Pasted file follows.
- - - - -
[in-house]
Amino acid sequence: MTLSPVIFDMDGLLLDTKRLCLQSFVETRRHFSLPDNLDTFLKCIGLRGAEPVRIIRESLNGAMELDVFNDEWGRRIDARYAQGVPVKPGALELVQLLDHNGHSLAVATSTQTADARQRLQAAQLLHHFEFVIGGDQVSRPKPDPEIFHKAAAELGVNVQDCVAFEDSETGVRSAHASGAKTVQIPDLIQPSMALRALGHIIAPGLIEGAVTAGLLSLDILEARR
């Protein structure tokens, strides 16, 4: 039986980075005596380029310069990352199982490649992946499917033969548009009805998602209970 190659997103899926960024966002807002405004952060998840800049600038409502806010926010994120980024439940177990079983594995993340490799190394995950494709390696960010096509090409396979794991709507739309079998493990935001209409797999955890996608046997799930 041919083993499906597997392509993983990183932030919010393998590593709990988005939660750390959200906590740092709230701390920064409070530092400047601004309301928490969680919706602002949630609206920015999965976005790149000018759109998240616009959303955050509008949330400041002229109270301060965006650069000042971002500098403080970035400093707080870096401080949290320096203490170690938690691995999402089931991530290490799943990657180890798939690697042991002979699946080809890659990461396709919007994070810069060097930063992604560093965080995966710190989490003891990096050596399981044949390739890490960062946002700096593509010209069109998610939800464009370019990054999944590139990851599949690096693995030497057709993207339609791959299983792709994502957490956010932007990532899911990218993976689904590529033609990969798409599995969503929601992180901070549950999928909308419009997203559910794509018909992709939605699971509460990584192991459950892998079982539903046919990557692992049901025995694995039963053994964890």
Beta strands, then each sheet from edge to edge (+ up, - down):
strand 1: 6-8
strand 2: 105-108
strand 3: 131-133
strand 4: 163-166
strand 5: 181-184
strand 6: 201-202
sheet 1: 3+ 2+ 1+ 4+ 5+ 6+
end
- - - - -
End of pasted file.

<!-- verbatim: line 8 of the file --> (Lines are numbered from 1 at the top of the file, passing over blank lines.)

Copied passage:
strand 4: 163-166